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September 29, 2023 12:16 am | Updated 02:05 am IST


A self respect marriage, in Tiruchi in Tamil Nadu, in 1941. | Photo Credit: SPECIAL ARRANGEMENT

Nearly 56 years after the enactment of the Hindu Marriage (Tamil Nadu Amendment) Act 1967, young Illavarasan, from Tamil Nadu, never thought that his Suyamariyathai marriage that was performed and validated under this Act could be invalidated and criminalised by the same Madras High Court which, in 1953, in Chidambaram Chettiar vs Deivanai Achi, had declared such marriages to be null and void since they did not follow the Hindu marriage rituals.

Of course, the ground on which resistance to Suyamariyathai thirumanam (marriage) came up is different today than it was in 1953 when Madras did not have a law to support such radically reformed no-ritual marriages among Hindus. On August 28, 1953, quoting Manusmriti, the judges observed that solemnisation by a priest and Saptapadi was required for a lawful Hindu marriage, and declared that self-respect marriages among professed Hindus were invalid: they were not in conformity with marriages recognised under Hindu Law, and the children born were not legitimate under the law.

In another case, in 1958, when Rajathi, who had a self-respect marriage with Chelliah, sought court intervention for restitution of conjugal rights, a district court in Tiruchi denied her the right on the ground that her marriage was invalid under the Hindu Marriage Act, 1955. Instead, the court castigated the self-respect movement for the plight of young women in such ‘illegal’ marriages, which, in the judiciary’s view, had led to the denial of their conjugal rights. These interpretations were aimed at discrediting reformed marriages, which were typically inter-caste weddings performed with the objective of protecting women’s rights and promoting ideals of companionate marriage. These judgments led the judiciary and Brahminic Hindus to demean the self-respect marriage practice, labelling women in such marriages as concubines and children born as illegitimate. They revealed how some in the judiciary mobilised commonly held hegemonic ideals of Hindu marriage practices to counter Dravidian notions of alternative non-Brahminic marriage practices.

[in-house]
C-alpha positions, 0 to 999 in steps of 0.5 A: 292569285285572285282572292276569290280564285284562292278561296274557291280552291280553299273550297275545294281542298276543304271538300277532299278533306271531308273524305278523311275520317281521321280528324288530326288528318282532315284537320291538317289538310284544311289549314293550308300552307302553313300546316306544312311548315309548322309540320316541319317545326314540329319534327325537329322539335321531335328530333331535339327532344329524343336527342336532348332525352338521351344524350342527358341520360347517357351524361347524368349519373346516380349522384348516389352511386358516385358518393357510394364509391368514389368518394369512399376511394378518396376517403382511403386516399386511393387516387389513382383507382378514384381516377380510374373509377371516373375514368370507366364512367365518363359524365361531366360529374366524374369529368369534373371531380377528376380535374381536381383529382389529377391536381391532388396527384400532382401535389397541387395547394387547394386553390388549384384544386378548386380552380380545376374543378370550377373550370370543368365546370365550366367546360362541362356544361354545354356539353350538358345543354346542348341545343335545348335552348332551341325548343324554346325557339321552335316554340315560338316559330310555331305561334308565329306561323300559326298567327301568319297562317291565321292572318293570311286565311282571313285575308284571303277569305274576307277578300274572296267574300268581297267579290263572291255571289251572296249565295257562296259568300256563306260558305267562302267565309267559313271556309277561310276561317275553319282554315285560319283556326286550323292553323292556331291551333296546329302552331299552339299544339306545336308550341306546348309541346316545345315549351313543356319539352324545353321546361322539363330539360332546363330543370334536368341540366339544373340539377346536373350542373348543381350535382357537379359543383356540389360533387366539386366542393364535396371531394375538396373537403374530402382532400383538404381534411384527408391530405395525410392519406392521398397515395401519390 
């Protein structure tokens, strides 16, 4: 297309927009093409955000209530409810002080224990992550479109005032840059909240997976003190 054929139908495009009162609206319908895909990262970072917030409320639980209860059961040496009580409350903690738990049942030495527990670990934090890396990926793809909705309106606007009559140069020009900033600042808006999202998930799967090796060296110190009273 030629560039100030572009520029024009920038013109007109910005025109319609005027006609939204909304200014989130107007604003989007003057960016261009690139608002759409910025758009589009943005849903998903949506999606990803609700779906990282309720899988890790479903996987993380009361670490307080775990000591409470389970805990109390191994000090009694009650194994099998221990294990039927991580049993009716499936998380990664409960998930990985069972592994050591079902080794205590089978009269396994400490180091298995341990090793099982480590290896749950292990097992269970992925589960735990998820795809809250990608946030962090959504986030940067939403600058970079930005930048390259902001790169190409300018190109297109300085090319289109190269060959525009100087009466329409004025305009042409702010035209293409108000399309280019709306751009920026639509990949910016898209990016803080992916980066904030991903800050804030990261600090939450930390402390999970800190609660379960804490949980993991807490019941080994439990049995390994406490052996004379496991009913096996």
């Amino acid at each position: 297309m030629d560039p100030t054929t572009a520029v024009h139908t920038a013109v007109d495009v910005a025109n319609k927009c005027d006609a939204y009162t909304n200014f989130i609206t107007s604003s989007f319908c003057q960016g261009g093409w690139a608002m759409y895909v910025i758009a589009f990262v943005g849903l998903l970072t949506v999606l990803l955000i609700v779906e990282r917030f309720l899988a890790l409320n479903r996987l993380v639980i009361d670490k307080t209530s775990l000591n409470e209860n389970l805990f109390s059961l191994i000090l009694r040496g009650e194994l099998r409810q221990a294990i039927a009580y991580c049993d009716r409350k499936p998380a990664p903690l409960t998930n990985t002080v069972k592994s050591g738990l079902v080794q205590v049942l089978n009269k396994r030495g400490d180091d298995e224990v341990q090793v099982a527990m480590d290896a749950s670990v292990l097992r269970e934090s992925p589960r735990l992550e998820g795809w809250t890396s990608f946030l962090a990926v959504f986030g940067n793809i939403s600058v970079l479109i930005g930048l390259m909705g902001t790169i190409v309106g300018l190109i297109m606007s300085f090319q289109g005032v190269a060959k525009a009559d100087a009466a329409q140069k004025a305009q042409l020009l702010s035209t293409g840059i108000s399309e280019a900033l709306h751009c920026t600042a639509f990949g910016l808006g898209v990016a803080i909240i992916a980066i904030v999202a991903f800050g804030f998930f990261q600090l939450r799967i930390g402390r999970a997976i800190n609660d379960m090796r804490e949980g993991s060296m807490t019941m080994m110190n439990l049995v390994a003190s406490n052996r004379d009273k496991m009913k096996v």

One of the important claims of the self-respect movement was that all forms of customary and traditional Hindu marriages, mainly the Brahmanical ones, upheld caste supremacy and the patriarchal rights of men. The movement advocated that a man and a woman should enter a dissoluble contract to form a conjugal relationship without conforming to any religious practices. Further, in the context of widely practised bigamy among Hindu men, the movement advocated the civil registration of all marriages and upheld women’s rights to dissolve the marriage, remarry, and claim their rights in property. The court, on the other hand, by denying the validity of self-respect marriage, denied Rajathi her conjugal rights. Subsequently, in 1969, after the Hindu Marriage Amendment Act in 1967 which legalised the Suyamariyathai thirumanam, Rajathi successfully claimed the restitution of her conjugal rights after a new trial.

The making of this legislation meant a protracted struggle for the Dravidian movement in the Madras Presidency and also at the all-India level at a time when the Hindu Code Bill was drafted. In 1944, when the Hindu Law Committee headed by B.N. Rau was gathering evidence across presidencies to draft the Hindu Code Bill, the memorandums and oral evidence submitted by the leaders and activists of the Self-Respect movement demanded not just a few piecemeal changes to Hindu law but also for women’s legal rights over all other concerns of Hindus in general.

Kunjitham Gurusamy of the Self-Respect movement argued that the definition of the ‘Hindu’ was not comprehensive enough to include all those who did not profess the religion, and that non-religious marriages needed to be recognised under the new Hindu code. Unfortunately, the Rau Committee report of 1947 did not acknowledge these demands. It recognised and affirmed the legal status of Virasaiva, Brahmo Samaj, Arya Samaj and Prarthana Samaj marriages; thus the Hindu Marriage Act 1955 granted legal status only to these reformed marriages.